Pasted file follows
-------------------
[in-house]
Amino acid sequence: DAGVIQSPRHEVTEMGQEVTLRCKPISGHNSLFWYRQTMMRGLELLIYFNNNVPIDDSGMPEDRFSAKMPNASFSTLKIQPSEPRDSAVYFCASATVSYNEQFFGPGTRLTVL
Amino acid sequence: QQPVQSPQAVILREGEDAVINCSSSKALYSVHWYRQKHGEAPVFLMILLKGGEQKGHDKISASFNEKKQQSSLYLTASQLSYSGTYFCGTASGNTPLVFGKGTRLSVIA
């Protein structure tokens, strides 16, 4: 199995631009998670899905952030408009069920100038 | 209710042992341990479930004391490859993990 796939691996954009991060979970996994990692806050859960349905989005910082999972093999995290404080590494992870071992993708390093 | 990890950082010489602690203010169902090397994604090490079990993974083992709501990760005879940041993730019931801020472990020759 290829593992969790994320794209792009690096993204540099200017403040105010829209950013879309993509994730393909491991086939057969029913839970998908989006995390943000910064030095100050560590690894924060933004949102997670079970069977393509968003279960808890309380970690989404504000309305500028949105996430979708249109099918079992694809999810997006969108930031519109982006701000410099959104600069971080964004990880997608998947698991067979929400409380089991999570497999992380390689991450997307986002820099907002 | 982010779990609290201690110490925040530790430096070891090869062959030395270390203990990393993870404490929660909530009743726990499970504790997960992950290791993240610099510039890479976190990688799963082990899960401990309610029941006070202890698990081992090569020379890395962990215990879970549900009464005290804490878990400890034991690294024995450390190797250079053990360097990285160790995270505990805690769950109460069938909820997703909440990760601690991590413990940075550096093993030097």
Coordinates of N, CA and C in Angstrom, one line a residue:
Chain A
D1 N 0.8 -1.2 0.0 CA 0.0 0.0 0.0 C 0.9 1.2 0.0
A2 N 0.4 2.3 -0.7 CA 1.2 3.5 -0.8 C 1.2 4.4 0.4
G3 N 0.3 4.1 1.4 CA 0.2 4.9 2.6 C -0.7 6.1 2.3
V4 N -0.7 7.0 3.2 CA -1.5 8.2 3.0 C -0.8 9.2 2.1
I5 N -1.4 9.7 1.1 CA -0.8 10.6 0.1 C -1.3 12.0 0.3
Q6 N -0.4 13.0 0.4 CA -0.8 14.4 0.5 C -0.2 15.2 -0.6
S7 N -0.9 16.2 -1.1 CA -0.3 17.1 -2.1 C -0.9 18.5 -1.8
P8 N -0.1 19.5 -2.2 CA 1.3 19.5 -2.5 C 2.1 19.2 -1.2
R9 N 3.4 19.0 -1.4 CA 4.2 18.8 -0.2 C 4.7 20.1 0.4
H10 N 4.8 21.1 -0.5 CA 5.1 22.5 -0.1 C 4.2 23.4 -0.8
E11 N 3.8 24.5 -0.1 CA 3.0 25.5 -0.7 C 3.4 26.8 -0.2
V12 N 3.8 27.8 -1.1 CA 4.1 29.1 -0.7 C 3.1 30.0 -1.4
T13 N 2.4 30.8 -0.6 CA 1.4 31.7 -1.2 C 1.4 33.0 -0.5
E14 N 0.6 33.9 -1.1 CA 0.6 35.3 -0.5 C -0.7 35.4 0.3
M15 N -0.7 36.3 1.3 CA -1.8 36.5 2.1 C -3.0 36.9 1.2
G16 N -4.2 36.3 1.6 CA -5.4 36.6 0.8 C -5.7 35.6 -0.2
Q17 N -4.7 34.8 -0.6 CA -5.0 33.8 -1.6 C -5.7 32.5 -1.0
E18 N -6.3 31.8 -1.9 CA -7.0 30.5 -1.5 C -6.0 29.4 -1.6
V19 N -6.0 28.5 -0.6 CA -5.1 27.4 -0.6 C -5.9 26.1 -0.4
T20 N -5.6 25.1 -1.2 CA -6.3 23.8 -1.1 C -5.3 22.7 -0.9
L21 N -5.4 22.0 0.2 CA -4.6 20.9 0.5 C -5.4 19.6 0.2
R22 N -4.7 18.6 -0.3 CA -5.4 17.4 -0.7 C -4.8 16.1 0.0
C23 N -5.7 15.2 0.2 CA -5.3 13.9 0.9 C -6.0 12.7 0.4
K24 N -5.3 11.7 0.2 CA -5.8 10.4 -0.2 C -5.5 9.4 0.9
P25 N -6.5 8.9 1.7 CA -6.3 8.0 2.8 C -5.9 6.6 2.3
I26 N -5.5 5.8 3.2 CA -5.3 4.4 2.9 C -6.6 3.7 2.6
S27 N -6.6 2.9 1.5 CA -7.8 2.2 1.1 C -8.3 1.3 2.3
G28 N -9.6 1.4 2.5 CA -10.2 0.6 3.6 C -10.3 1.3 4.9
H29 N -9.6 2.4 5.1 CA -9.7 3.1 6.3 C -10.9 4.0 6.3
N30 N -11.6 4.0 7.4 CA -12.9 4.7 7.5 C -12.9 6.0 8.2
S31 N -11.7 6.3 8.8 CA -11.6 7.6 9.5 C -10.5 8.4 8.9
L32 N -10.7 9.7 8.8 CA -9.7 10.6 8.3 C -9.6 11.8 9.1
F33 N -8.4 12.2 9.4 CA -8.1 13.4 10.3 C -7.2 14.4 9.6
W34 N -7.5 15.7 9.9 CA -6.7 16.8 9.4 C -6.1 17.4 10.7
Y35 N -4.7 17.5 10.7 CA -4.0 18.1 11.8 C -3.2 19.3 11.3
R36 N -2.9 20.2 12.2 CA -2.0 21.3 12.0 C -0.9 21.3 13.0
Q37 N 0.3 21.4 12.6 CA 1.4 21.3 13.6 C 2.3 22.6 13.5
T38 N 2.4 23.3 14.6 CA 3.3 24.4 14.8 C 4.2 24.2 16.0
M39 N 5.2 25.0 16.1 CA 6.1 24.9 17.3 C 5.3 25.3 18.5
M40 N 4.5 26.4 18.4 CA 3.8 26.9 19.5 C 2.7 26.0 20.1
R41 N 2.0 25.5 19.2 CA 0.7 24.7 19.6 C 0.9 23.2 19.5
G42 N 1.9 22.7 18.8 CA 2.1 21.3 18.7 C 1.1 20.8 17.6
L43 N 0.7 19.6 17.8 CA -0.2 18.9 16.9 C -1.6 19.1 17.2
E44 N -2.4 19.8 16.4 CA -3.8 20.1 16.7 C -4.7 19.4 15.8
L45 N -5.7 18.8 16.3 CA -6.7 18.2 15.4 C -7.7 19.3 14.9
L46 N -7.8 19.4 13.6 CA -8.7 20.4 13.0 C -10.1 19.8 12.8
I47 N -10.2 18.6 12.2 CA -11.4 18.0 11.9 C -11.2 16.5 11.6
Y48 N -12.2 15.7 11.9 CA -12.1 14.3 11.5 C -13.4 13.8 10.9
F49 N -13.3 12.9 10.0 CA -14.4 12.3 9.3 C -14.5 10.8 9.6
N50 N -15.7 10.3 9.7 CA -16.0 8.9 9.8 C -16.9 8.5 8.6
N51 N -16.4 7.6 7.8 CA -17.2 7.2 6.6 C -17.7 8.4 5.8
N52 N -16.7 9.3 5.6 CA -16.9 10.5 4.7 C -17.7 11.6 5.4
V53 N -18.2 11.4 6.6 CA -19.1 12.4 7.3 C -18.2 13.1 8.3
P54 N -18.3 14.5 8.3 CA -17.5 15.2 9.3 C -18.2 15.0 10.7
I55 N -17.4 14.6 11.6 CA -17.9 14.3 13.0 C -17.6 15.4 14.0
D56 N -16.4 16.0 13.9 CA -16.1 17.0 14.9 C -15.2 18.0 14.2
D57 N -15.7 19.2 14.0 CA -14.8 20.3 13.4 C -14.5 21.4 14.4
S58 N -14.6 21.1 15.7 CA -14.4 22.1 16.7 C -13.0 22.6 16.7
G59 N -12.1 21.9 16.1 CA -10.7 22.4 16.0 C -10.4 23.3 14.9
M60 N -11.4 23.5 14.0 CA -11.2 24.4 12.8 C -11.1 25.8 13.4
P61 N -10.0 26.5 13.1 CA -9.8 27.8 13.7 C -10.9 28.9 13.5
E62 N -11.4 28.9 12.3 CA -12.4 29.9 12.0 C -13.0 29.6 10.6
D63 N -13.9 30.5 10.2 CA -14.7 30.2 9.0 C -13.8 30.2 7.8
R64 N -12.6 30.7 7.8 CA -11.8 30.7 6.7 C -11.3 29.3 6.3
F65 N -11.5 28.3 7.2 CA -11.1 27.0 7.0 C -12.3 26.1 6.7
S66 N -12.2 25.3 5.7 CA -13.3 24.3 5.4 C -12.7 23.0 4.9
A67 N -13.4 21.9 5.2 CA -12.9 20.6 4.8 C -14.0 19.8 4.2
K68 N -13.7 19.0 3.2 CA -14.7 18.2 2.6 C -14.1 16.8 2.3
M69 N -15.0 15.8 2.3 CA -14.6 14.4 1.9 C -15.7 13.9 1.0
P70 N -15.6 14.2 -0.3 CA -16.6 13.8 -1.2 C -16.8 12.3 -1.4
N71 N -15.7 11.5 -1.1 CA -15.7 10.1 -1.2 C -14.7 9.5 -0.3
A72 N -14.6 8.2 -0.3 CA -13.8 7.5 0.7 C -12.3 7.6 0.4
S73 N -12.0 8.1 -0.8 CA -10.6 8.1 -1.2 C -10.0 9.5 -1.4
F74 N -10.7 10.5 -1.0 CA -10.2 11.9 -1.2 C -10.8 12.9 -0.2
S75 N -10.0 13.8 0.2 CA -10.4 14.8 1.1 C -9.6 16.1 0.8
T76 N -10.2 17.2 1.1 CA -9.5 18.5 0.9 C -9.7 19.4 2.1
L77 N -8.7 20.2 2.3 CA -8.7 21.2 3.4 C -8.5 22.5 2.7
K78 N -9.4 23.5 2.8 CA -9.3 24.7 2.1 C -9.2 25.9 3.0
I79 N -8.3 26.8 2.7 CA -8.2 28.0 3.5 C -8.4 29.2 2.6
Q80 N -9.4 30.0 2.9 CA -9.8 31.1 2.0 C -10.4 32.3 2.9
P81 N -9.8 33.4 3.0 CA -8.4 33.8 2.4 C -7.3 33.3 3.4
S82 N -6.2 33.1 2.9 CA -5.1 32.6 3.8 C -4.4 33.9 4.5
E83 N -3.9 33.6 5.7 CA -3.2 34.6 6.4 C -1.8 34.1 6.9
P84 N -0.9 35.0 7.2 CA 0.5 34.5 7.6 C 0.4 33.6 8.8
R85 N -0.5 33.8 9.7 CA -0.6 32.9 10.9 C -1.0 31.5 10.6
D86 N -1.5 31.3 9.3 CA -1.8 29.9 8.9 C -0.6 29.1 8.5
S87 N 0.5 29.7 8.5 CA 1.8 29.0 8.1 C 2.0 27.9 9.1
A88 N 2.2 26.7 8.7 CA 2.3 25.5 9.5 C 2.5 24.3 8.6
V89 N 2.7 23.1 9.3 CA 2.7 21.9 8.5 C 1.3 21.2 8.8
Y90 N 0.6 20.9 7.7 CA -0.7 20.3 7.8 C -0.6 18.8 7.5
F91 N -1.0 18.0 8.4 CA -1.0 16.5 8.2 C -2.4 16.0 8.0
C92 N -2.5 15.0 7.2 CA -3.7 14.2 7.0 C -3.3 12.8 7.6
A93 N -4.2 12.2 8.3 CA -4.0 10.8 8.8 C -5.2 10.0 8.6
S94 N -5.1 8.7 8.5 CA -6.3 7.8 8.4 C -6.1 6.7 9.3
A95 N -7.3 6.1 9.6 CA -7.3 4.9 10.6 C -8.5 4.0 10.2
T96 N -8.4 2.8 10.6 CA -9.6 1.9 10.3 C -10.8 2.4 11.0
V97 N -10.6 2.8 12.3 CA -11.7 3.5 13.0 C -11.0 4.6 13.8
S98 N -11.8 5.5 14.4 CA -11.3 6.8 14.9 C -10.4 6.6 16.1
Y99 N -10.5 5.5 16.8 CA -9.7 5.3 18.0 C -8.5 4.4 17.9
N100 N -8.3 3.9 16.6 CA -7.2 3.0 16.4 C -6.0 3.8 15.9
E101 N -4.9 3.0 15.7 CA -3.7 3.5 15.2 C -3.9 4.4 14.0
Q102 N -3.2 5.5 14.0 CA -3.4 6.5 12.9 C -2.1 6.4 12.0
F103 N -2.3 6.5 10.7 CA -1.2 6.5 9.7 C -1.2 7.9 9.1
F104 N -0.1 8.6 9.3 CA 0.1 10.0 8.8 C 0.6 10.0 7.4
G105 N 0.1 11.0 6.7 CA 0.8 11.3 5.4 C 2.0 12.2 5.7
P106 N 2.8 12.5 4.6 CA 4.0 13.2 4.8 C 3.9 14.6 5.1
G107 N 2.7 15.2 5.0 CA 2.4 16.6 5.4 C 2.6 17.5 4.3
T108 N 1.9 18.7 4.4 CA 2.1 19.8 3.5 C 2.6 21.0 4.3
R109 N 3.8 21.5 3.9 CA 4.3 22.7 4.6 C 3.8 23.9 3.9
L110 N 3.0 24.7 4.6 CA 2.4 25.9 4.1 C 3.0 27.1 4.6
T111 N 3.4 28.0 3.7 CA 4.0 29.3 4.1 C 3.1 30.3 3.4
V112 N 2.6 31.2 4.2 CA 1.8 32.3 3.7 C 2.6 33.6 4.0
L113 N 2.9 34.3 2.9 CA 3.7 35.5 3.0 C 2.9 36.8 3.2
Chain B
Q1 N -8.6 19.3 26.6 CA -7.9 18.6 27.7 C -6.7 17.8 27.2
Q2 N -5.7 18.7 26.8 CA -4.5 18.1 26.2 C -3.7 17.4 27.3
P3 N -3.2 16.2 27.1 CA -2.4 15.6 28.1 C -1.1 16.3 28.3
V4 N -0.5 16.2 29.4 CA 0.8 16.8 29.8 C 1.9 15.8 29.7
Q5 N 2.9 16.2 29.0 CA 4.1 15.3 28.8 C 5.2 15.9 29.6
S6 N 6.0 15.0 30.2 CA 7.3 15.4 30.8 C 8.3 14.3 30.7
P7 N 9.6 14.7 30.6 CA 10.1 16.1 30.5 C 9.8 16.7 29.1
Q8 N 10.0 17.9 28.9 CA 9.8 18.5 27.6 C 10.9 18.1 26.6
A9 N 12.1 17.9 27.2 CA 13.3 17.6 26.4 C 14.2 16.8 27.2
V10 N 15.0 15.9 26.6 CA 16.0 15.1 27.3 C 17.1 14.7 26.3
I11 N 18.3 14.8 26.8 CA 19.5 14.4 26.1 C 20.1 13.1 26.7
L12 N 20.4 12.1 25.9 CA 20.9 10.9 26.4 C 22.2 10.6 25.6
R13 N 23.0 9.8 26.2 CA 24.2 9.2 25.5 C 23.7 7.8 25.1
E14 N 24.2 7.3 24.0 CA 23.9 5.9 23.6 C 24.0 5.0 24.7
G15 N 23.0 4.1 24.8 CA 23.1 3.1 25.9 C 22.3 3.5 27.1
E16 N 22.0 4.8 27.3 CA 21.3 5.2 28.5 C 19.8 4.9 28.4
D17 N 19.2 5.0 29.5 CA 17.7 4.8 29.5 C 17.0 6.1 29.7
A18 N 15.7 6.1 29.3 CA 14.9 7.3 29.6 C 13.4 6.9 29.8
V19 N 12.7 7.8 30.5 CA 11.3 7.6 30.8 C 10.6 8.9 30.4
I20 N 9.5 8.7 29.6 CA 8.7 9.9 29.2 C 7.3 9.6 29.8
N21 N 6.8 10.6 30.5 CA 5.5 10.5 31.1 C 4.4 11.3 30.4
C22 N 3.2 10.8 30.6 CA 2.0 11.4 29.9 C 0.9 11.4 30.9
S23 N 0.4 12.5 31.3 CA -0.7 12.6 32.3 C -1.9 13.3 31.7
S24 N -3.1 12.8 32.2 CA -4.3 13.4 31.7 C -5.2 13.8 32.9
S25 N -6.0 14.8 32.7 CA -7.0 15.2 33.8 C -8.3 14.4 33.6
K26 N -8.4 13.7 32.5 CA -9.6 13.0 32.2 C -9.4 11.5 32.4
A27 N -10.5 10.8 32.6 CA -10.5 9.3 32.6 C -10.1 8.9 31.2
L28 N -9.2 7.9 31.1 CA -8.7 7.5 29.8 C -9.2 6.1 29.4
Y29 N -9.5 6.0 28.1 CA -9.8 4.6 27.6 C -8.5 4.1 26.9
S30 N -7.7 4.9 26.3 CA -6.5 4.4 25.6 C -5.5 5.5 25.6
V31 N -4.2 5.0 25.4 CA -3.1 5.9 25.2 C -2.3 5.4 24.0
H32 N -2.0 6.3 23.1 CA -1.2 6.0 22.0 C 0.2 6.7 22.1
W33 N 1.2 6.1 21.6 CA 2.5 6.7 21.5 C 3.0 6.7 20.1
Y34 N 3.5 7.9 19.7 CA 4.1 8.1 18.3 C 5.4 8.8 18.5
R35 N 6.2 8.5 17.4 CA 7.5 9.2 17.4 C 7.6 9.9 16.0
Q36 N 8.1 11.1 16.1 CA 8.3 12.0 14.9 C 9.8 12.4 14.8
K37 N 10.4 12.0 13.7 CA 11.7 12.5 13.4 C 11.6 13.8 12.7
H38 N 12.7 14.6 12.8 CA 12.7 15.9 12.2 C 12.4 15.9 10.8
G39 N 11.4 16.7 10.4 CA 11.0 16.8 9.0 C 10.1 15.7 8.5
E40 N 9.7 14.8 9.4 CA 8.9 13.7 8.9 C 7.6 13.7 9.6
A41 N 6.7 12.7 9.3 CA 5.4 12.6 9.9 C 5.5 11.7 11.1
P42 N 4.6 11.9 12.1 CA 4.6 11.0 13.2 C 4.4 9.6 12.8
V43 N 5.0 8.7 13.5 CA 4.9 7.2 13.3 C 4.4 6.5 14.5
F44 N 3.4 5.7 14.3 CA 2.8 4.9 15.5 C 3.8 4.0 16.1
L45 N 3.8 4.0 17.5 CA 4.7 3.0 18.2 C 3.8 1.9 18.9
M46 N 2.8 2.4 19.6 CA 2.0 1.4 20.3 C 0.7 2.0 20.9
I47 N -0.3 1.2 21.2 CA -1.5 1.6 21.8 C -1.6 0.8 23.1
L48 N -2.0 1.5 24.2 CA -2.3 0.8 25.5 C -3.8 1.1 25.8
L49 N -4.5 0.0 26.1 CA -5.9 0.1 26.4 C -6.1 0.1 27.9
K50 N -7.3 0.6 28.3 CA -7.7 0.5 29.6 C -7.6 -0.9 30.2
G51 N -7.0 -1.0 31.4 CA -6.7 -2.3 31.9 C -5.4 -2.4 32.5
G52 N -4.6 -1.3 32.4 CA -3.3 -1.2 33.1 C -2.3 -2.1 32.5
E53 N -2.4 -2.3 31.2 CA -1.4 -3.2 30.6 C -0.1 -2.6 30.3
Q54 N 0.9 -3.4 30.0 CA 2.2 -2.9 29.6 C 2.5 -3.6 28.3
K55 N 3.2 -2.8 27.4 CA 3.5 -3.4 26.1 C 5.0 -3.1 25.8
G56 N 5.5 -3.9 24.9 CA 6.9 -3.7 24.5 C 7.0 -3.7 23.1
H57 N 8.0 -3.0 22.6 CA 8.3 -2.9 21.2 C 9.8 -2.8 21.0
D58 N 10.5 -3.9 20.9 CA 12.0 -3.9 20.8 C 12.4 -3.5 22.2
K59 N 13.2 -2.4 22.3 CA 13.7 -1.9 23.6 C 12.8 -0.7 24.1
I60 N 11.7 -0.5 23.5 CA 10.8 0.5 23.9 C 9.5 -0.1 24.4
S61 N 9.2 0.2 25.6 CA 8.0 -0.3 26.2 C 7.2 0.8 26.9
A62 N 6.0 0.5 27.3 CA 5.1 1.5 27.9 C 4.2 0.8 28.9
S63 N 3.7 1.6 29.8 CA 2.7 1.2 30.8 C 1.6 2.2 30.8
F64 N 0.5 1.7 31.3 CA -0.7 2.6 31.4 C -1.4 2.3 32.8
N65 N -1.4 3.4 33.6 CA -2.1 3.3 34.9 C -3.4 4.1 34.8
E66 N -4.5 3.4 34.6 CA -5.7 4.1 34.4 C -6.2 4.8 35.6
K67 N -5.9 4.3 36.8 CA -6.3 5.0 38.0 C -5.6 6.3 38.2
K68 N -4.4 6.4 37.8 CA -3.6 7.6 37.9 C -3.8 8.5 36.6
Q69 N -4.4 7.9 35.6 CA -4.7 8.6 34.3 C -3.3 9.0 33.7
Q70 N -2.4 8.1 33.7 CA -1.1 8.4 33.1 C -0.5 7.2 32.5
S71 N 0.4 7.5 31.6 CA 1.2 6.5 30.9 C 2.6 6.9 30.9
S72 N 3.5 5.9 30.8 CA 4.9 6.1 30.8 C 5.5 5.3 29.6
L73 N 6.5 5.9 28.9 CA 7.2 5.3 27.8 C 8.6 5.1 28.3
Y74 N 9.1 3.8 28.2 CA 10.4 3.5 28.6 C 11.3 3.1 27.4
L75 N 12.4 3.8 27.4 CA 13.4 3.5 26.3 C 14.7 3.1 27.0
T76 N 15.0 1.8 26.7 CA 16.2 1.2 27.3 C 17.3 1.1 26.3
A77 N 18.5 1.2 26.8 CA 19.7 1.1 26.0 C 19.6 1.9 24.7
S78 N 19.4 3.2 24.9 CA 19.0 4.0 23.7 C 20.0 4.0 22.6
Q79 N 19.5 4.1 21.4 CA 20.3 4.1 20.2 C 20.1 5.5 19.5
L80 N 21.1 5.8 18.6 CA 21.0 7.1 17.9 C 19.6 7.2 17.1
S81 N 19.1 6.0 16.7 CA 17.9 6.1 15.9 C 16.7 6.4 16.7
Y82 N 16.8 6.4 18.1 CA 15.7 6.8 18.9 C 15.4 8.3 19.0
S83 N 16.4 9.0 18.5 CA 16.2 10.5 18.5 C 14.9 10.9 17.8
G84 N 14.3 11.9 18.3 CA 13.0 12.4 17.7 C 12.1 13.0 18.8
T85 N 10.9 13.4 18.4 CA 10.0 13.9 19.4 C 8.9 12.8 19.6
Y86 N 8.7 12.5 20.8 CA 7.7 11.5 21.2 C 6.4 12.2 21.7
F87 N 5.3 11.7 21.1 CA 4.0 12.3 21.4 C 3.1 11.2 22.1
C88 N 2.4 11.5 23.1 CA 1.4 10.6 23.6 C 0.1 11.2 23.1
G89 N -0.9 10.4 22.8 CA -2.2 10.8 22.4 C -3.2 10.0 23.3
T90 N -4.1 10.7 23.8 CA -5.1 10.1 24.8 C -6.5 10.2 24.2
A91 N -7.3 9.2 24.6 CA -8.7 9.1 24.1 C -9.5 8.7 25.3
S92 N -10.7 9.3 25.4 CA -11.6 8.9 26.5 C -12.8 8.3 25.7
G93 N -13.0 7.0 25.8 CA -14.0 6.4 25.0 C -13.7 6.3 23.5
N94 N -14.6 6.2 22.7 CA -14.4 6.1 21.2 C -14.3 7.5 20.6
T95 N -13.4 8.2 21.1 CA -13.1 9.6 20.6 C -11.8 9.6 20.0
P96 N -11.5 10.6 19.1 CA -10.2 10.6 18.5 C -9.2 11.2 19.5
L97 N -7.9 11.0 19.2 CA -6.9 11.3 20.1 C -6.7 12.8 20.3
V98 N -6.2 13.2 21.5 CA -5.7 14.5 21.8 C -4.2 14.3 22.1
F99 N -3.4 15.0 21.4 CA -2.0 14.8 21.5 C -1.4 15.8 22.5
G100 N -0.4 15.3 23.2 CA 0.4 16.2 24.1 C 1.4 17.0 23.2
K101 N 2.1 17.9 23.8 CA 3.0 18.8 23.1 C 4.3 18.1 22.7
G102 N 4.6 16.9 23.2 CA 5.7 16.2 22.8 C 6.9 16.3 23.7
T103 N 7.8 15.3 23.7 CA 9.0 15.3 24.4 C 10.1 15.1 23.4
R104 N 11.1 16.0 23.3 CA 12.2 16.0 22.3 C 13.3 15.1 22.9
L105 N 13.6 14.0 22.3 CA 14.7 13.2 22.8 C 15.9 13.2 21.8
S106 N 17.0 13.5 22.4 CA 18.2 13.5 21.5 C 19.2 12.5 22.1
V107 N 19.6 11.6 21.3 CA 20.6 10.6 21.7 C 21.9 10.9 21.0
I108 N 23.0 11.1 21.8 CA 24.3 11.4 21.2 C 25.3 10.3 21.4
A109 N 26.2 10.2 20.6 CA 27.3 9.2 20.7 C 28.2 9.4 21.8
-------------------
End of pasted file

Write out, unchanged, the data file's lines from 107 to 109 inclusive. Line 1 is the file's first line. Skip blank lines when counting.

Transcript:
E101 N -4.9 3.0 15.7 CA -3.7 3.5 15.2 C -3.9 4.4 14.0
Q102 N -3.2 5.5 14.0 CA -3.4 6.5 12.9 C -2.1 6.4 12.0
F103 N -2.3 6.5 10.7 CA -1.2 6.5 9.7 C -1.2 7.9 9.1